Alberta Rachel Notley announced on Sunday (December 2, 2018) that Edmonton has forcibly stopped oil production to address a $ 80 million cost-per-day crisis in Canada.
The imposition of cuts in oil production in Alberta is not a signal of a problematic province. It is evidence of a country in trouble.
The government is doing this because it is the only way to raise prices and narrow the gap between oil prices in Alberta and West Texas.
No other authority in the country – no provinces, nor the Trudeau government – is willing to help with a huge loss of income of $ 80 million a day. The federal government calls it "crisis" but does nothing.
The government has ordered a total reduction of 325,000 barrels, or 8.7% of its current output.
It starts on January 1 and is expected to last until the end of 2019.
This behavior is natural, awkward, and invasive. It is a necessary exercise in absurdity. It orders not to produce oil to the world's most efficient oil producers.
These cuts punish industry players who are victims of price collapse. It drives the wedge between SMEs. The smallest company is not affected.
The wound is like an ancient medical practice. If enough blood is removed, the patient can get better.
But there is a risk that almost everyone will agree that these cuts are necessary. Given the reality, this plan is reasonable and well considered.
If it works, the government expects the price difference to be about $ 4 per barrel.
Given that the real-life gap is $ 40, this seems to be a minor impact. But even if they earn $ 4 a barrel, the government 's revenue is $ 1.1 billion a year.
Over time, other factors such as the purchase of rail cars and the completion of Route 3 are expected to further reduce the price gap. Notley is also focusing on diversification through its new refinery.
But as most Albertaers know, Ottawa is a long-term solution to the $ 4.5 billion purchase of transac- tions that can be fundamentally delayed through incompetent consultations.
After the pipeline is opened for business – if that is possible, the shipping capacity will be fully consistent with production and will eventually liberate US West Canadian oil from the US market.
Jason Kenney's United Consvative Party blames Nottingham for many of the problems it has experienced and firmly supports cutbacks. He did not mention that ministers and some of the MLA were semi-pipeline activists.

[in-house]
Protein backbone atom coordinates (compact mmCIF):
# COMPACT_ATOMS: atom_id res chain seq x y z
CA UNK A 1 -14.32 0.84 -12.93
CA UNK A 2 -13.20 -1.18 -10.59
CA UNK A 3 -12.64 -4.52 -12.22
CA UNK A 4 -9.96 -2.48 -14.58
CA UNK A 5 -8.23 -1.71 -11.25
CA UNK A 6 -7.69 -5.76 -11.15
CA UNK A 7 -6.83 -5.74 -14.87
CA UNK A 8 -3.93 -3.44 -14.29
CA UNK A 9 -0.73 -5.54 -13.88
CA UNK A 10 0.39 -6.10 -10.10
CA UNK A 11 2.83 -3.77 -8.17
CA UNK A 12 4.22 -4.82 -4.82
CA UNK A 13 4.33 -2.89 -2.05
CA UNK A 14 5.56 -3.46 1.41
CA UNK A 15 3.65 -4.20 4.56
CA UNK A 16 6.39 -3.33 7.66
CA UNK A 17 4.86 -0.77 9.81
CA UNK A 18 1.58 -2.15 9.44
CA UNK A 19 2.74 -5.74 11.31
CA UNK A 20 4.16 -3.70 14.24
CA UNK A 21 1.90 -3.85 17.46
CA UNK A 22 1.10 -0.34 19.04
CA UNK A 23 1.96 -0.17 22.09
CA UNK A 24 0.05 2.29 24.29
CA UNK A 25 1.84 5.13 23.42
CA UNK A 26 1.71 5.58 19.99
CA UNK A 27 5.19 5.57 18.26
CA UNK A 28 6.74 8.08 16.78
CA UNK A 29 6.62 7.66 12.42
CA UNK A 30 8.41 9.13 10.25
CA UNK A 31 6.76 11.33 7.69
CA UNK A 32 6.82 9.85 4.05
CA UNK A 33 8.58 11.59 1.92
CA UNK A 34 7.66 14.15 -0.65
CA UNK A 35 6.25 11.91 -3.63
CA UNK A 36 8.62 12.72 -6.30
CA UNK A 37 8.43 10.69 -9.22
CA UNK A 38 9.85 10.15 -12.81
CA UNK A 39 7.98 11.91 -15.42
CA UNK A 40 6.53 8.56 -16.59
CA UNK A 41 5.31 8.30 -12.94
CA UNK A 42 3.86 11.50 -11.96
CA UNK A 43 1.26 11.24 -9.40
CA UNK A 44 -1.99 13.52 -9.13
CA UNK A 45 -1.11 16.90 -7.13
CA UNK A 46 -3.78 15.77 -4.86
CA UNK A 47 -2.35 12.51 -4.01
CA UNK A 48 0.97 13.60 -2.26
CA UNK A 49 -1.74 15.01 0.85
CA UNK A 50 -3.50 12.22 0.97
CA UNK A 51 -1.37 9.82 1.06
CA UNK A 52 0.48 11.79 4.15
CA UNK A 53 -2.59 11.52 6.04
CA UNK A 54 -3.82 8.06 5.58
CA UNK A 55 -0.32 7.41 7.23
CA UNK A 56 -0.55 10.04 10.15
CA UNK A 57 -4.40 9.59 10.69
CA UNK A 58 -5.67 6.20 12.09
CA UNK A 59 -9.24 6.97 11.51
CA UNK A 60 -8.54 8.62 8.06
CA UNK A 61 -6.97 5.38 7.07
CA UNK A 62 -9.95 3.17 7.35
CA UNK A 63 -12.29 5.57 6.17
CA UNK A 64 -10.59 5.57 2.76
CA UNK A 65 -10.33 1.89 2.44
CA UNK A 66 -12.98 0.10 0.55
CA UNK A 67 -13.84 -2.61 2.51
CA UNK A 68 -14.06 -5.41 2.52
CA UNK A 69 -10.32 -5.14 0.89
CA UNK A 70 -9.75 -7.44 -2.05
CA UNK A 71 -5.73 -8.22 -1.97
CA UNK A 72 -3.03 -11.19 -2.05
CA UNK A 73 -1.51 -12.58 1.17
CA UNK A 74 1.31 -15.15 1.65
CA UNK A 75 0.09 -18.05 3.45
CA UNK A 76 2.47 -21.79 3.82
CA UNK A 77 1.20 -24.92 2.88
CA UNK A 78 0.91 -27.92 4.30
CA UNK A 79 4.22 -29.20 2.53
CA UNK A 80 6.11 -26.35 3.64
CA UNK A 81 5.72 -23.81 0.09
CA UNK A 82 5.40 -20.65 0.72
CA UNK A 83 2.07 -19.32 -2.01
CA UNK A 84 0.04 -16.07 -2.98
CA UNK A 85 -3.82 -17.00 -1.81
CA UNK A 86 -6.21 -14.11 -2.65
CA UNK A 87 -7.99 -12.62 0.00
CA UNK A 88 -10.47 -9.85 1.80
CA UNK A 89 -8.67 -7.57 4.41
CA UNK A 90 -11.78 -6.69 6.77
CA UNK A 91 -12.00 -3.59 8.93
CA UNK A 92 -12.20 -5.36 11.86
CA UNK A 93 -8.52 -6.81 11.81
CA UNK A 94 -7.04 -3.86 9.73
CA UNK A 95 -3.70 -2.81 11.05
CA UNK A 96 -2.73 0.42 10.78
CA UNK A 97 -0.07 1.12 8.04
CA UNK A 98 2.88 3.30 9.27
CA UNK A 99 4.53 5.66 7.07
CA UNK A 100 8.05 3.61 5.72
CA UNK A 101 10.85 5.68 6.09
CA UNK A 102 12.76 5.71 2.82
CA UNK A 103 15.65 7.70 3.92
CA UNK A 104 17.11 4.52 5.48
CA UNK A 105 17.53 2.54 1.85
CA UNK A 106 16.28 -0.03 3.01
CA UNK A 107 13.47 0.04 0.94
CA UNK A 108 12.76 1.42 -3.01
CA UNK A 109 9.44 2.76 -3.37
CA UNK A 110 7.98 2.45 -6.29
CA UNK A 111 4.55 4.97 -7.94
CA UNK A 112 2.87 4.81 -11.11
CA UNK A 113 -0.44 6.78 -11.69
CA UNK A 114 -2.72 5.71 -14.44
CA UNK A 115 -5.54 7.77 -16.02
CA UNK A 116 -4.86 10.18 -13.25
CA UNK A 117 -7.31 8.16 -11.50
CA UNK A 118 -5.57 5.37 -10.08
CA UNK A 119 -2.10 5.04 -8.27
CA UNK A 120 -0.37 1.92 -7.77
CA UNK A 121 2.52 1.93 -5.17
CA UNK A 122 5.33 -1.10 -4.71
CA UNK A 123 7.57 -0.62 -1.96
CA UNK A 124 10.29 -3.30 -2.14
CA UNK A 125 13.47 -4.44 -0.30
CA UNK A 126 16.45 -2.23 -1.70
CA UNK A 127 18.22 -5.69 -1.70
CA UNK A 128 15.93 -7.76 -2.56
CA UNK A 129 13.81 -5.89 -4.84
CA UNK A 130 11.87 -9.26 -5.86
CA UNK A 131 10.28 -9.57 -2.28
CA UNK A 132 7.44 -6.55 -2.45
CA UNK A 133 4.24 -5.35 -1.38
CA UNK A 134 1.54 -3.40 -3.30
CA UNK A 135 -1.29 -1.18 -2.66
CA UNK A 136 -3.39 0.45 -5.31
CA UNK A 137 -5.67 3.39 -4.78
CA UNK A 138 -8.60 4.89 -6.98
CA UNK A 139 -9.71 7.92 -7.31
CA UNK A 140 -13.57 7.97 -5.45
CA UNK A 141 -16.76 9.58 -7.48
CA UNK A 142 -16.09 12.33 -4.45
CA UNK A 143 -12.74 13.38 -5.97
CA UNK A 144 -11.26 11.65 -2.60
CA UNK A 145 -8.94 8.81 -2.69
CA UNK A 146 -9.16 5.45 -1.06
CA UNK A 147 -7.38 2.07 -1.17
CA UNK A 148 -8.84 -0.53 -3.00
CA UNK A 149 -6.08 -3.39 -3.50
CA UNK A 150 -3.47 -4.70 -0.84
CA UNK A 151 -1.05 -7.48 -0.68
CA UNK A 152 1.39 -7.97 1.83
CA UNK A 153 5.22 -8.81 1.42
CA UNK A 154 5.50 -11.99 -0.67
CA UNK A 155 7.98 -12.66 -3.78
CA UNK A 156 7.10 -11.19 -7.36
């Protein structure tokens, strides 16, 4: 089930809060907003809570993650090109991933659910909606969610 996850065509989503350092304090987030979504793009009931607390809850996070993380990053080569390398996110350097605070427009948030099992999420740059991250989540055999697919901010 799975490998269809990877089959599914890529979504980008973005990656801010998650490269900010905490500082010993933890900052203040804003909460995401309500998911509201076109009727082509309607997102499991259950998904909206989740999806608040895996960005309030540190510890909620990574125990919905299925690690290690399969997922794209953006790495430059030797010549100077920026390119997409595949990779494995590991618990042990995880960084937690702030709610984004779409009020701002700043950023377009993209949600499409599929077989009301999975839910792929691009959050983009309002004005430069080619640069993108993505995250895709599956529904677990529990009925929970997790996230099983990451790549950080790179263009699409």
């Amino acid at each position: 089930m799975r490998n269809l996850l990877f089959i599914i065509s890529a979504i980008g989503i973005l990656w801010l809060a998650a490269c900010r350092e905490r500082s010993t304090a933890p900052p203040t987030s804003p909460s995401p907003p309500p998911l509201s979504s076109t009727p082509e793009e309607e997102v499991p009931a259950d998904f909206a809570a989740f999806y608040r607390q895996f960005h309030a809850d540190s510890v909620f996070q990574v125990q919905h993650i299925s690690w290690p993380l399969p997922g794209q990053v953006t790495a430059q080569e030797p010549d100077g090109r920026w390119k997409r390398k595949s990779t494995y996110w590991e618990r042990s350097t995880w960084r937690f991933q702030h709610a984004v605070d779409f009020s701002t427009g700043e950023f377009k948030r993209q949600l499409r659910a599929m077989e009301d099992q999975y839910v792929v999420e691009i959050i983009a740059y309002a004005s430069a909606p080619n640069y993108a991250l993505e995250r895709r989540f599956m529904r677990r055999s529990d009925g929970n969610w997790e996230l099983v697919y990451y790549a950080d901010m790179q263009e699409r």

In the 1980s when Ontario and the federal government attempted to pirate the industry in Alberta, the bill was already compared with Alberta's production and transportation constraints.
Withholding oil and gas was very effective in that struggle. When former Prime Minister Don Getty refused permission to export gas, Ontario Prime Minister Bill Davis soon called to beg for mercy.
But Who won the money at the time?
Even today have money.
The Trudeau Liberals campaign, which is trying to curb the Alberta industry gradually, succeeds much faster than anticipated, effectively restraining value and putting pressure on investment.
The government of the country guaranteed all victories to go to hell. Even these cuts will seem like a victory for them.
The history of this crisis is clear.
First, Harper 's Conservatives messed up the northern gateway approval, and liberals completely canceled the project.
Liberals effectively stopped the Energy East project by changing environmental rules during the approval process.
A federal court that suspended Trans Mountain on August 30 accused the shoddy federal advisers.
Now, B.C. In the proposed gateway port (Kitimat) you will see the benefits of a giant liquid natural gas terminal.
Ottawa's preference for B.C. In particular, the Hogan government was sick because it continued its efforts to control all aspects of bitumen transport in the province.
Because Alberta has suffered the greatest crisis for 40 years, Ottawa depends heavily on the power of the federal government as a car factory in Ontario is closed.
It is a way to work in Alberta these days. Not very good.
Don Braid's columns appear regularly in the Herald.
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